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When President Trump accused Democratic presidential nominee Joe Biden during their debate Thursday of supporting socialized medicine, Biden called the claim “ridiculous.” But in fact, Trump is right.
The former vice president is trying to position himself as a moderate on health care — someone who will lean on ObamaCare. But his plan, which he dubbed BidenCare for the first time during the debate, would absolutely push the United States toward government-run single-payer health insurance.
If the Democrats win control of both houses of Congress and the White House in the current election with an early vote, BidenCare arrives – at the expense of the more than 180 million Americans who now have private health insurance coverage.
.BIDEN LAUNCHES ‘BIDENCARE’ AS HE SPARES WITH TRUMP ON HEALTH CARE IN DEBATE
The centerpiece of Biden’s health care agenda, as he has articulated in the debate, is a new public health insurance option that would compete with private insurers on state health insurance exchanges and federal ones created under ObamaCare.
Leading Democrats are already signaling they will blast the filibuster in the Senate to push through the public option. Biden may not like the tactics employed by his former Senate colleagues. But he will certainly sign the bill they send him to make BidenCare a reality.
Proponents of the public option envision paying doctors and hospitals at rates similar to Medicare, which are considerably lower than those paid by private insurers.
A study released last month by the RAND Corporation found that private insurers pay hospitals 247% of what Medicare pays. It’s almost 2.5 times more.
And as moderate Democrat and former Representative John Delaney of Maryland pointed out before he pulled out of his party’s 2020 presidential nomination race, reimbursing hospitals at the Medicare rate would create a financial crisis for them, in especially rural hospitals.
Delaney said during a Democratic presidential primary debate last year: “If you go to every hospital in this country and ask them one question, which is, ‘How would it have been for you the year last if each of your bills had been paid at Medicare rates?’ Every hospital administrator said it would close.”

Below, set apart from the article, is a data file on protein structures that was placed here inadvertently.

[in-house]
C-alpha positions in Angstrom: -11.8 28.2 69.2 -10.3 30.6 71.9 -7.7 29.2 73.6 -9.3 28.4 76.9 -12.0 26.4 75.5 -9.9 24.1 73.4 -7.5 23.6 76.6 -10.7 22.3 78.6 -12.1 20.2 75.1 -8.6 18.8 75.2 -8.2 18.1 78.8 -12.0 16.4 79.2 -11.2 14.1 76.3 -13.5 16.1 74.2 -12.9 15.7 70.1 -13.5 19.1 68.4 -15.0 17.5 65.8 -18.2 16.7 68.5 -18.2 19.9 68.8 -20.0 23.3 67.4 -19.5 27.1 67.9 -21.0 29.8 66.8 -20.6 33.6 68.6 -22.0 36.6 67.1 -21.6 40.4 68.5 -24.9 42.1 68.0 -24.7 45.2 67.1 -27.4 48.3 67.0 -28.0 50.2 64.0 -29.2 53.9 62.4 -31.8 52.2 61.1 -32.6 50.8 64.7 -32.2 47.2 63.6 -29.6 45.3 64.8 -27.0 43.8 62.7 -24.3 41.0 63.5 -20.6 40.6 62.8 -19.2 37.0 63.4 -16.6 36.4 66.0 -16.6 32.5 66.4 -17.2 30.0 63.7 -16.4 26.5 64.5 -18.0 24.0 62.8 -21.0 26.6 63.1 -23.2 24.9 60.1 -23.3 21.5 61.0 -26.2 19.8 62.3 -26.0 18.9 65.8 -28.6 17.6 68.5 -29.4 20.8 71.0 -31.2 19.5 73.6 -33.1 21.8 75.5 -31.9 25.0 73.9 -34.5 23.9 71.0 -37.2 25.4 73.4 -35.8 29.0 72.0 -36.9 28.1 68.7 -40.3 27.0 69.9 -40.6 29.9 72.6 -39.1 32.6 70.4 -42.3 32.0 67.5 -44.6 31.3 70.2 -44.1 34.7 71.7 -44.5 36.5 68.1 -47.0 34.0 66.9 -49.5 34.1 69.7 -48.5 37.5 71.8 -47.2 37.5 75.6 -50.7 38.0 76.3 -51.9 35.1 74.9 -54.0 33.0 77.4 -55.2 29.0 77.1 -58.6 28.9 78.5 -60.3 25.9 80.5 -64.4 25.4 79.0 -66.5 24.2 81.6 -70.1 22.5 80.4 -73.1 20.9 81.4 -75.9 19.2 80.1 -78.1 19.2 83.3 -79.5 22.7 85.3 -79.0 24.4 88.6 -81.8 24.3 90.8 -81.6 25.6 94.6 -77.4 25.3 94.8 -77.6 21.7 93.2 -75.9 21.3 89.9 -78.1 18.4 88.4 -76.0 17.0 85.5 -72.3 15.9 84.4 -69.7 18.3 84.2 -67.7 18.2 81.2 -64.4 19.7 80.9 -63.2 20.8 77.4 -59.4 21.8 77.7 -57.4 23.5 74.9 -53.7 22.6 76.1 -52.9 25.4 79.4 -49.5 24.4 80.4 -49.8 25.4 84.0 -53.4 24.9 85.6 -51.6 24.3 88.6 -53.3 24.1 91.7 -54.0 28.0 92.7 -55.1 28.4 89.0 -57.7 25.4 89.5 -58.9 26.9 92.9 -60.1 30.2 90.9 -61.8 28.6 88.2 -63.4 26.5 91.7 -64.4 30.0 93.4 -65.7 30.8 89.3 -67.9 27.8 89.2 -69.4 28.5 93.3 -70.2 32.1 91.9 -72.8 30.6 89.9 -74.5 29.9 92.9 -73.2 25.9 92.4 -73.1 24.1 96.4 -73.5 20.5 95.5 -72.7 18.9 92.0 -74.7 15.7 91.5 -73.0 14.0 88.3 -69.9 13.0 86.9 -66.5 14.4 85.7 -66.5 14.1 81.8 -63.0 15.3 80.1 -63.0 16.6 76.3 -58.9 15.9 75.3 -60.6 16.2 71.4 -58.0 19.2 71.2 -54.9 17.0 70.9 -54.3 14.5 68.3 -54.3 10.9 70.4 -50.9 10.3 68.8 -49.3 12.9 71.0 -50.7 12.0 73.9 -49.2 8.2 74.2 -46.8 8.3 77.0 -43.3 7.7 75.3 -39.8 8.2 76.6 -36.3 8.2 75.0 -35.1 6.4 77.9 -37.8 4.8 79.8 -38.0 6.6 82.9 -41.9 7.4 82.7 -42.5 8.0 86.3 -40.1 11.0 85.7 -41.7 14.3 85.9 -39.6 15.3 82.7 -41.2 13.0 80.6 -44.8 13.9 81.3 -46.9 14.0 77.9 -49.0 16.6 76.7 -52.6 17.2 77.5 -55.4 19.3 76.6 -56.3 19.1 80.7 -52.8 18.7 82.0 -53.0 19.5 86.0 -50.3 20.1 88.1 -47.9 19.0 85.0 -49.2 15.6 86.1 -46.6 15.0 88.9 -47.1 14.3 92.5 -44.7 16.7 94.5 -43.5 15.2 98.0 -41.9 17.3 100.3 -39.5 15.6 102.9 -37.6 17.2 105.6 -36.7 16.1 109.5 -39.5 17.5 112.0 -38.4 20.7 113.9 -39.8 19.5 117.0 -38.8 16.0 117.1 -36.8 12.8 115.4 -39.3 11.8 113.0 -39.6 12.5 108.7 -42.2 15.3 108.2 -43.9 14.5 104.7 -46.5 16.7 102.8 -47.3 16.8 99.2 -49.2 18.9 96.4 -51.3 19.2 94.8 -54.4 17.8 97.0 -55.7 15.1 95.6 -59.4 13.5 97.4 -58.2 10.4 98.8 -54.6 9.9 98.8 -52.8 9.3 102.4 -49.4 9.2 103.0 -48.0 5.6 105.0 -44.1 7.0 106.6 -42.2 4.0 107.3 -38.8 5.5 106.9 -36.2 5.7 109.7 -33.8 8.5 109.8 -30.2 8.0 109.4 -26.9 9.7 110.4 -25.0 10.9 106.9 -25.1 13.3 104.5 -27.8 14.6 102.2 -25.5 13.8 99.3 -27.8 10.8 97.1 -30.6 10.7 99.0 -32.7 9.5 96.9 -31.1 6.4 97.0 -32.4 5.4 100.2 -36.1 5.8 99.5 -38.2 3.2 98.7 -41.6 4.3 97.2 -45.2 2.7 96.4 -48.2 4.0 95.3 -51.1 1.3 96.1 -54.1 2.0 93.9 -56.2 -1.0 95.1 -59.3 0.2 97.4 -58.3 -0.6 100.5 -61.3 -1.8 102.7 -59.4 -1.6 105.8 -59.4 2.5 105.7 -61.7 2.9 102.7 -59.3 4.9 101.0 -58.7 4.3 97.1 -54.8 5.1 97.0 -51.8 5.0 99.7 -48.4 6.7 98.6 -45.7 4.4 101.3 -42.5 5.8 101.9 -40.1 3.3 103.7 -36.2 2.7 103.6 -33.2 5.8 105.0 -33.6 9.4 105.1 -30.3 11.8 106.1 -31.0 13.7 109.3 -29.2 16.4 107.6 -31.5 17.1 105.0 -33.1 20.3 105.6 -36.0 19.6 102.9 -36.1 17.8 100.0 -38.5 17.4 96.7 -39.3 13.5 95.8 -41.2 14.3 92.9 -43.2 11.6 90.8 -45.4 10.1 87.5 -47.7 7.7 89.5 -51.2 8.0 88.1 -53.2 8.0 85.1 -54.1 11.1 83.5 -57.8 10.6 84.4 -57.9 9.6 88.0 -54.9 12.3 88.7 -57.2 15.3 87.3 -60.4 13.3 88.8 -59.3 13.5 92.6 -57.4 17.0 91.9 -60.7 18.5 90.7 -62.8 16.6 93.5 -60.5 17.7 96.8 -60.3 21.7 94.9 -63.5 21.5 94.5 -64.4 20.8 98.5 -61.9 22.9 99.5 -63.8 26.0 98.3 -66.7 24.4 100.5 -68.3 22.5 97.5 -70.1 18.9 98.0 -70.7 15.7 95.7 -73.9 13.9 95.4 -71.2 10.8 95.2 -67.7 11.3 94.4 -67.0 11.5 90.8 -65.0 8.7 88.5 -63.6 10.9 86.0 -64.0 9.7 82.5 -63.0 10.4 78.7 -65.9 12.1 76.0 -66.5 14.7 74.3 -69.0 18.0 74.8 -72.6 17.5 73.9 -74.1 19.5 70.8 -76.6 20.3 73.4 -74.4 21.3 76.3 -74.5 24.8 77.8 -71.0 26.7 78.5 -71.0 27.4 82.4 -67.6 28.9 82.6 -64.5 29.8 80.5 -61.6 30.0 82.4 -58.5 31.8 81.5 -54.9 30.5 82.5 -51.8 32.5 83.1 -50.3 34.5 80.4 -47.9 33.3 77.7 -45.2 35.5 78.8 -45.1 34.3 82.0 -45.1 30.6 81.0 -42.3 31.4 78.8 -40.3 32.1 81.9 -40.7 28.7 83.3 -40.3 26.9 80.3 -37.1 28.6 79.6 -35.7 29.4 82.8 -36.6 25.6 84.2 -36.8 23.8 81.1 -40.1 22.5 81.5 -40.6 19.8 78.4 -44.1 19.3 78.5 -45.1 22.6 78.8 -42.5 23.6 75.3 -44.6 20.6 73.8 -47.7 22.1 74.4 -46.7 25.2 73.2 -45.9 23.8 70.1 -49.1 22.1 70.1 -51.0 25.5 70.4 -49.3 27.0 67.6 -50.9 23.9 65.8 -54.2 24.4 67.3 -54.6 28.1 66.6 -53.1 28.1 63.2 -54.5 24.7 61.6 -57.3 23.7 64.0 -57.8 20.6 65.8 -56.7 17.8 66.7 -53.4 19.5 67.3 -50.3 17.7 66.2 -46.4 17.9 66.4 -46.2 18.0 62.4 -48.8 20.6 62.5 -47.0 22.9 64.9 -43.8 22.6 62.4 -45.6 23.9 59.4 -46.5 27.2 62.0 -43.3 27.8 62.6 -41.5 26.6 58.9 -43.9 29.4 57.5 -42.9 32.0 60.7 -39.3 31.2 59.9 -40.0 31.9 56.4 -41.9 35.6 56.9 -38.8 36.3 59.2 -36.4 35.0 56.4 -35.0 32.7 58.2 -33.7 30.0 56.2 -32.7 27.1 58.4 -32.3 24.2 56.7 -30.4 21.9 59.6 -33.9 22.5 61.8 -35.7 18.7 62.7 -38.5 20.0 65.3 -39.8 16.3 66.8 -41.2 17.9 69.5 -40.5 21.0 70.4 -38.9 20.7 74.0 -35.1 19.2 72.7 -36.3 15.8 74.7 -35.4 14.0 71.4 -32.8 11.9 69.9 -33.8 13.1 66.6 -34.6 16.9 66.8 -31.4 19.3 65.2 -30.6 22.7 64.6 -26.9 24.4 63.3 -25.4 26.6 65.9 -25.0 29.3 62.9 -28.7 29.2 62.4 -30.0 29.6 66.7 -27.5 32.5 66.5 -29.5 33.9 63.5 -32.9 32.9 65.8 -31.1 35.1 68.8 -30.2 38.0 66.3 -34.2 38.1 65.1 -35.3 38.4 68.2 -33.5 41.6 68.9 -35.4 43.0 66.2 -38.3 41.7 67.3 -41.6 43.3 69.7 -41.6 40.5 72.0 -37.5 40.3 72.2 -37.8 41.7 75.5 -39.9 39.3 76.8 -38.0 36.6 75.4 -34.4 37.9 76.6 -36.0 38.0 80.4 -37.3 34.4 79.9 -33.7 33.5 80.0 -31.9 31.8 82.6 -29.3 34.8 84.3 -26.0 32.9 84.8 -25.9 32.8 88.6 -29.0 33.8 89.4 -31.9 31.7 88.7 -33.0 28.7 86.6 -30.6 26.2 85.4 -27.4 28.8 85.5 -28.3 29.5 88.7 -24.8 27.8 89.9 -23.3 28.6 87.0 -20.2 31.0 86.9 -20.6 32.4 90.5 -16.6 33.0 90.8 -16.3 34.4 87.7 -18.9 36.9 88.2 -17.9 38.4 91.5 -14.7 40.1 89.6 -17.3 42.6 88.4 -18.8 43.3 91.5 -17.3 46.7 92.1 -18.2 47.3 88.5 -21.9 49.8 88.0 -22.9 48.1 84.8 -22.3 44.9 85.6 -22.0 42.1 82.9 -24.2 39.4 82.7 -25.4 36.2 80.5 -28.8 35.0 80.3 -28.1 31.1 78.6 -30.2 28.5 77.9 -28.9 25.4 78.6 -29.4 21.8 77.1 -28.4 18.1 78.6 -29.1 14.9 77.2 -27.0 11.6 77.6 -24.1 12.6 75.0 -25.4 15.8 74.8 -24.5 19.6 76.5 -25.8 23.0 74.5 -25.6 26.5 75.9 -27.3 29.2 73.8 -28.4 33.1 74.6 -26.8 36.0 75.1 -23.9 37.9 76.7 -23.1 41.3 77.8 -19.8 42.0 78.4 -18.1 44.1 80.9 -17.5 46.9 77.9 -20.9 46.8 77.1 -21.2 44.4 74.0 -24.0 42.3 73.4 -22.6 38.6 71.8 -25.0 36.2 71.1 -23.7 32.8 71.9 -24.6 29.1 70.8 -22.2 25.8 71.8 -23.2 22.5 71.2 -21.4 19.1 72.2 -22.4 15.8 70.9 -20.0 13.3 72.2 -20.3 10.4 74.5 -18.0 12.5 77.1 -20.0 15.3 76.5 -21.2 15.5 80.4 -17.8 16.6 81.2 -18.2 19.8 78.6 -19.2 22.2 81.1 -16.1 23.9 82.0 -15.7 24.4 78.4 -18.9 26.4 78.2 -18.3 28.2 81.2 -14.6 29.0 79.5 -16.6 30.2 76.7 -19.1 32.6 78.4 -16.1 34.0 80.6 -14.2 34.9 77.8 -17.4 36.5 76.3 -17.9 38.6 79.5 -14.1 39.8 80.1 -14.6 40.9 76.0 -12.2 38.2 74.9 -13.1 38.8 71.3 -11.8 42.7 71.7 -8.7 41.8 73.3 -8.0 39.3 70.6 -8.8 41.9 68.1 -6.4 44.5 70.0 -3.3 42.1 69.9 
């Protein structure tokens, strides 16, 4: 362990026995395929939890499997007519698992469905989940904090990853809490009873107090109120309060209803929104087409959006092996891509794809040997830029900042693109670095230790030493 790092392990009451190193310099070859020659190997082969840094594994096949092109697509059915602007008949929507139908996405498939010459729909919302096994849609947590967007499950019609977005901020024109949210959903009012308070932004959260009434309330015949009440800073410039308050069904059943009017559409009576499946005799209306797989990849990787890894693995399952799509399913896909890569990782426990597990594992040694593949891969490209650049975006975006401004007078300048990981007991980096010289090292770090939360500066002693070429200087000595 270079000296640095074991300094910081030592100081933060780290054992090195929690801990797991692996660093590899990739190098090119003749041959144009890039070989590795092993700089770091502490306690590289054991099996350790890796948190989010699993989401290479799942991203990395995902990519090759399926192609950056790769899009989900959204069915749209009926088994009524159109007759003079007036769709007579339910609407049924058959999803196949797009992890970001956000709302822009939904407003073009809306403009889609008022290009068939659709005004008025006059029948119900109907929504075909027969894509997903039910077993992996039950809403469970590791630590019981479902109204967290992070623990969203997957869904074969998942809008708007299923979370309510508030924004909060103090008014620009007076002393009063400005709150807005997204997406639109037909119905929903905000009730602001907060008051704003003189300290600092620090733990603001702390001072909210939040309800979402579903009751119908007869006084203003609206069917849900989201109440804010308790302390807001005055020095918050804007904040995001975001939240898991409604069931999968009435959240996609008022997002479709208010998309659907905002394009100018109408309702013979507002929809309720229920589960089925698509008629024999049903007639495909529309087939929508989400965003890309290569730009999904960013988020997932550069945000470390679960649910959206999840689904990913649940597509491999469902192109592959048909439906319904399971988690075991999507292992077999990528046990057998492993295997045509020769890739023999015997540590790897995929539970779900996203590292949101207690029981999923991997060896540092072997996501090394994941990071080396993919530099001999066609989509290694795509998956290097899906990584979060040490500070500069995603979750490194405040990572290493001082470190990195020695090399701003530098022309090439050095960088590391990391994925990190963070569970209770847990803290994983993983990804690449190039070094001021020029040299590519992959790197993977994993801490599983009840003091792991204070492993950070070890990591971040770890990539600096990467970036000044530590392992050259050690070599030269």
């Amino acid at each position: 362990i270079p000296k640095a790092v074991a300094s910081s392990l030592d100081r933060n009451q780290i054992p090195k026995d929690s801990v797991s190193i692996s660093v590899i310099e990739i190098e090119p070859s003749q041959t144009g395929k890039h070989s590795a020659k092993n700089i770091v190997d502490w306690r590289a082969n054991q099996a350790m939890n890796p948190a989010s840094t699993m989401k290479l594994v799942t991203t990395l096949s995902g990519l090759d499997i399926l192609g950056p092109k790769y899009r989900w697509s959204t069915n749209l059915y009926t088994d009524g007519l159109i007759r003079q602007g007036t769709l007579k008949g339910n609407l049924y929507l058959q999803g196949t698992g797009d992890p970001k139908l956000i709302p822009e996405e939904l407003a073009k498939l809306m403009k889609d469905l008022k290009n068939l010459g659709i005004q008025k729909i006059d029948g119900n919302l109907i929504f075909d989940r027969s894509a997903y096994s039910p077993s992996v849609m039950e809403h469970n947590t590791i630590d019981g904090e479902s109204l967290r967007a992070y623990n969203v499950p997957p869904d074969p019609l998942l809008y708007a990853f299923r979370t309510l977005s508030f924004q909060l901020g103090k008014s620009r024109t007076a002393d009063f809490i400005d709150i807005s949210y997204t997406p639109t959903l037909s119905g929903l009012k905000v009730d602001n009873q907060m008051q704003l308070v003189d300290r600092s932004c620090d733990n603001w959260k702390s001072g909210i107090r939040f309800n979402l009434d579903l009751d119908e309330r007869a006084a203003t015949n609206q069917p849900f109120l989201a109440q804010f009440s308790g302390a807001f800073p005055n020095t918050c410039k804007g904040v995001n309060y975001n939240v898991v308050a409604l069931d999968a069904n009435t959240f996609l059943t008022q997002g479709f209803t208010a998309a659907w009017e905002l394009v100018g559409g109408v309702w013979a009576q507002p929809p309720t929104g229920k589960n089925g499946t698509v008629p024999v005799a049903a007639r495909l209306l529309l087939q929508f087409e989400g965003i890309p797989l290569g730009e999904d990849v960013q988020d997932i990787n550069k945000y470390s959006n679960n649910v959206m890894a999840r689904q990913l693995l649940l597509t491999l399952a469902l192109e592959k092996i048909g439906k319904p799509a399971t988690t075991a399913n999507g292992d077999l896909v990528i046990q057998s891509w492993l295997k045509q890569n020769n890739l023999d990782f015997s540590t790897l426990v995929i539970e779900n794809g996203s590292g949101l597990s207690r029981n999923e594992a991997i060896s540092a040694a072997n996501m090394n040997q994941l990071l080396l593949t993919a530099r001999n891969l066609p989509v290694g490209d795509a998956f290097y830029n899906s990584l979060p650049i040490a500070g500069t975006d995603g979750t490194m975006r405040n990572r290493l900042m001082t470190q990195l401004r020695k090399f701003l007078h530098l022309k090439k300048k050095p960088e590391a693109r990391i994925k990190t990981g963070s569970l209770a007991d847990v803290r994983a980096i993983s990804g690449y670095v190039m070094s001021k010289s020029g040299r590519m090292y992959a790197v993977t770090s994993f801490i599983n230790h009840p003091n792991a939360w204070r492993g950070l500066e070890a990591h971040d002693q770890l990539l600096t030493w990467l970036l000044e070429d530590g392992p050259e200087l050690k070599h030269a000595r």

This statement has been criticized by many as exaggerated, but it is certain that hospitals would suffer serious financial damage with such a significant reduction in their income and should take measures to compensate for the losses. And some would probably close.
On top of that, the public option would not take enough premiums to cover its costs. This means that your taxes should fill in the gaps in the program’s finances.
According to new research by Lanhee Chen and Daniel Heil of the Hoover Institution, a public option would increase the federal deficit by $800 billion over 10 years. Covering that tab will require massive tax hikes — including on the middle class, despite Biden’s promise not to raise taxes on anyone earning less than $400,000 a year.
Armed with these two major advantages over private health insurance companies – far lower payments to hospitals and hundreds of billions of dollars in taxpayer subsidies – the public option would be able to significantly undervalue health insurance companies. private health insurance and to attract their clients.
Slowly but surely private health insurance companies would exit the market, unable to compete.
A study by FTI Consulting projects that the introduction of a public option would cause 20% of public markets to lose all private health insurance options by 2028. We can expect more to remain in the years to come.
Another step toward government-run single-payer health care is Biden’s plan to lower the Medicare eligibility age from 65 to 60.
It doesn’t matter that the Medicare Part A hospital insurance trust fund runs out in four years. Biden’s proposal would add to those financial hardships by bringing an additional 23 million Americans into the program at an estimated cost of $200 billion over the next decade.
Then there’s Biden’s plan to offer billions more in federal grants to people seeking coverage on the ObamaCare health insurance scholarships. No one – not even people with an income above four times the poverty line – would have to pay more than 8.5% of their income for insurance.
Biden would also allow people who can get health insurance coverage through their work to reject that offer and opt for taxpayer-funded health insurance on scholarships.
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Additionally, under BidenCare, low-income people in states that didn’t expand Medicaid under ObamaCare would automatically be enrolled in the public option — and wouldn’t have to pay premiums or deductibles.
Add it all up, and Biden wants to dramatically expand the share of Americans relying on the federal government for their health insurance coverage, moving the nation toward the single-payer system that progressives like Sen. Bernie Sanders, I-Vt., have long had. longed for.
Sweeping changes like these could not garner unanimous Democratic support during President Obama’s administration. And yet they are now at the heart of the agenda of the party’s most notorious “moderate” – former Vice President Biden.
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The rhetoric of the Democrats for the presidency is based on the unification of the country. But their proposed government program is a progressive wish list.
BidenCare is ObamaCare on steroids, with a huge price tag funded by steep tax increases and that would eventually lead to the end of private health insurance and other bad consequences as well – no matter how badly Biden denies it.
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